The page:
SpaceX can’t test launch Falcon Heavy while government is shut down

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SpaceX is impacted by the ongoing U.S. government shutdown — which is bad news both for its pending Falcon Heavy test flight, as well as for its other missions, which include imminent ISS resupply and commercial satellite launches. The Verge has confirmed that SpaceX’s dependence on U.S. Air Force support for launch operations at Cape Canaveral has held up any potential launch operations there for the private space company helmed by Elon Musk.

Specifically, SpaceX needs the Air Force’s 45th Space Wing to oversee operations, and the government shutdown means key civilian employees of said wing are not available, which basically means the Space Wing can’t operate. This is crucial, as a big part of the Air Force unit’s job is making sure that people involved in launch operations are safe during missions.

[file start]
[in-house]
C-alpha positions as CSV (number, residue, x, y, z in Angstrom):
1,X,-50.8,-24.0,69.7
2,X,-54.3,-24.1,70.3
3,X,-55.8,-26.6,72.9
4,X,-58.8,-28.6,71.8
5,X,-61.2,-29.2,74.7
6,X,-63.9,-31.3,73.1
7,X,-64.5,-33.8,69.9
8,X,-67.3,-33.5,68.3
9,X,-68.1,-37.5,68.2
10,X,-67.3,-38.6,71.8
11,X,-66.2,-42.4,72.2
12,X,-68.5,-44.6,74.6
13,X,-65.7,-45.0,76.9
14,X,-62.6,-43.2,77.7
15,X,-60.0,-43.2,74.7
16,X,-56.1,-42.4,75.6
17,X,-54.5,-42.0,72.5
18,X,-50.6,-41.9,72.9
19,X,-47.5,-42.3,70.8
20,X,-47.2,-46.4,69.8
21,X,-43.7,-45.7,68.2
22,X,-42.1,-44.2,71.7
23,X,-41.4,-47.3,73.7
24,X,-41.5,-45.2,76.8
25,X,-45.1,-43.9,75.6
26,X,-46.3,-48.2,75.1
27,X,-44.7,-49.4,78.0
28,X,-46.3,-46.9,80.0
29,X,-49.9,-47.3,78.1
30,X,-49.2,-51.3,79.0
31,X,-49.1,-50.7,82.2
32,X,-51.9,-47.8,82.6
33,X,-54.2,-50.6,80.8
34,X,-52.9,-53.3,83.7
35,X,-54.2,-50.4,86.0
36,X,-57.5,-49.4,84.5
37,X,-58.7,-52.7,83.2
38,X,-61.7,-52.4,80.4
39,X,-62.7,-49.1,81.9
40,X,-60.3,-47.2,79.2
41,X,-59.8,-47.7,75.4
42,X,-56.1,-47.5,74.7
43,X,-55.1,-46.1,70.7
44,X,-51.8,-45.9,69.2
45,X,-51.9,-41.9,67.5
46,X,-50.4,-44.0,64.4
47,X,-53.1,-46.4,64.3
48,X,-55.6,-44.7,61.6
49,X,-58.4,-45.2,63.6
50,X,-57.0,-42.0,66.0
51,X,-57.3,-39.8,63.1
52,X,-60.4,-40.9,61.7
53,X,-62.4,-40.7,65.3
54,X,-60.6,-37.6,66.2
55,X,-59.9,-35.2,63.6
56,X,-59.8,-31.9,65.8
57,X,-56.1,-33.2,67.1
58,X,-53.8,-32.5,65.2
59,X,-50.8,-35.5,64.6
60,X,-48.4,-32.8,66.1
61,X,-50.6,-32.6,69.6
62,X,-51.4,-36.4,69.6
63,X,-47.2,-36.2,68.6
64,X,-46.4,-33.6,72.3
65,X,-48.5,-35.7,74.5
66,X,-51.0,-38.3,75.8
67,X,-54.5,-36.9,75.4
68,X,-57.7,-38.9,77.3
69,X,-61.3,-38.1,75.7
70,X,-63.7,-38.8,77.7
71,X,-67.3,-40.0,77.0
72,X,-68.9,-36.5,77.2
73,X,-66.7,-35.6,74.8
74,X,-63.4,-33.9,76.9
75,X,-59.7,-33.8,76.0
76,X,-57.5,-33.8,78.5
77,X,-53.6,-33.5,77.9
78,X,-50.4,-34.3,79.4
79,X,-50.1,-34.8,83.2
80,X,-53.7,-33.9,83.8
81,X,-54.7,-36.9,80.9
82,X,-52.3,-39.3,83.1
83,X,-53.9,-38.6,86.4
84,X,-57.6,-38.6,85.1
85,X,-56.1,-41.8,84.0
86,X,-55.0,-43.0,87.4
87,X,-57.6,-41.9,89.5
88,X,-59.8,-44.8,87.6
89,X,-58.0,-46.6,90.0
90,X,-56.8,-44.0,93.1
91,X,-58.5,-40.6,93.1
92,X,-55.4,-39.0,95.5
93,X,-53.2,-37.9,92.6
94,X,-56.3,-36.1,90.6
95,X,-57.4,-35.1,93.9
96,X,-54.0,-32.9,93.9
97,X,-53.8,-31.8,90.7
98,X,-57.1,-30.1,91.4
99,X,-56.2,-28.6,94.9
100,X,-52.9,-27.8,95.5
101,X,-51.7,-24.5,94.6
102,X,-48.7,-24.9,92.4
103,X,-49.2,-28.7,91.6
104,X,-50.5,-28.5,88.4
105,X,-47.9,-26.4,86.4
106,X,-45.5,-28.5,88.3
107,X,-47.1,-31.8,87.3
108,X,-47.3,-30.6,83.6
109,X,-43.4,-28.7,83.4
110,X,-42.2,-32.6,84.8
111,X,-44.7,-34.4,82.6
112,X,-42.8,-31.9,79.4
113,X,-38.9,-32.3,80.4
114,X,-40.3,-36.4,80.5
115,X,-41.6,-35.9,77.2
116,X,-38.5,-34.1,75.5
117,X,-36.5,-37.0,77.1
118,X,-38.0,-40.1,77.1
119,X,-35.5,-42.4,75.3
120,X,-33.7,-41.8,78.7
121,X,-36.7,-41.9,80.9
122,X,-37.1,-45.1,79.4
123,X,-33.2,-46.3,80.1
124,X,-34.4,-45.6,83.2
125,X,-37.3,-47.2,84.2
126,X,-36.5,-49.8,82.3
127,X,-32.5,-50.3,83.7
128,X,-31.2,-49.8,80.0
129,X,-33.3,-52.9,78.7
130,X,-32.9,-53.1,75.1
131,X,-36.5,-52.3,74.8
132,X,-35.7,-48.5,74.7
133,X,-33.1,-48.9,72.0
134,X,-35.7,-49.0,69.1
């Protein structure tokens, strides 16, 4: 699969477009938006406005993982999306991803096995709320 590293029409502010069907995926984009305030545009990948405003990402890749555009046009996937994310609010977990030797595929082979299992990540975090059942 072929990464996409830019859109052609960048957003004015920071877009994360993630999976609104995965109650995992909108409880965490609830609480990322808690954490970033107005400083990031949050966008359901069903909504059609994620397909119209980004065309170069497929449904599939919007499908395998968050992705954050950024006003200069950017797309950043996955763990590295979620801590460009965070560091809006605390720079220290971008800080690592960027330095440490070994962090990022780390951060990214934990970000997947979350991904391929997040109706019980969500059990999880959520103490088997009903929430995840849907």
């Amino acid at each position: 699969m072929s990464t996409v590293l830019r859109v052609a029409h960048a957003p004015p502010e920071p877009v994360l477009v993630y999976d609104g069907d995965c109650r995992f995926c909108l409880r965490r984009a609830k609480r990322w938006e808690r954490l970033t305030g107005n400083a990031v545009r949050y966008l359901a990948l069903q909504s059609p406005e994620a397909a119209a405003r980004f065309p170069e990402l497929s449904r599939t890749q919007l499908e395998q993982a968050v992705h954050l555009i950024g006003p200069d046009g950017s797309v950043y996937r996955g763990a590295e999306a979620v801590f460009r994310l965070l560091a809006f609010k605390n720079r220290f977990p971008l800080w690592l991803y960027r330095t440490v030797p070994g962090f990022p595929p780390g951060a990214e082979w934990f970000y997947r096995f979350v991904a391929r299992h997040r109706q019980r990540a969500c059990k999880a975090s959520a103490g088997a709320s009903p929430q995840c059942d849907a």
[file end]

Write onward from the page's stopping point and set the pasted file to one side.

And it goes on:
SpaceX had hoped to run a test launch of its Falcon Heavy — the first ever for the massive, high-capacity rocket — sometime this January, but that looks increasingly unlikely as it still needs to perform a static test fire (which also requires Space Wing support) prior to even attempting to get off the ground. Meanwhile, SpaceX has a launch scheduled at the Cape for clients including the U.S. government via the ISS that might be impacted, as well, depending on how long the shutdown lasts.

A bill set for a Senate vote later today could temporarily resume government operations, however, so SpaceX might not be that delayed by external factors after all. In any case, you can bet all involved are hoping for a speedy recover so SpaceX can move forward with ensuring its next-gen rocket is ready to roll.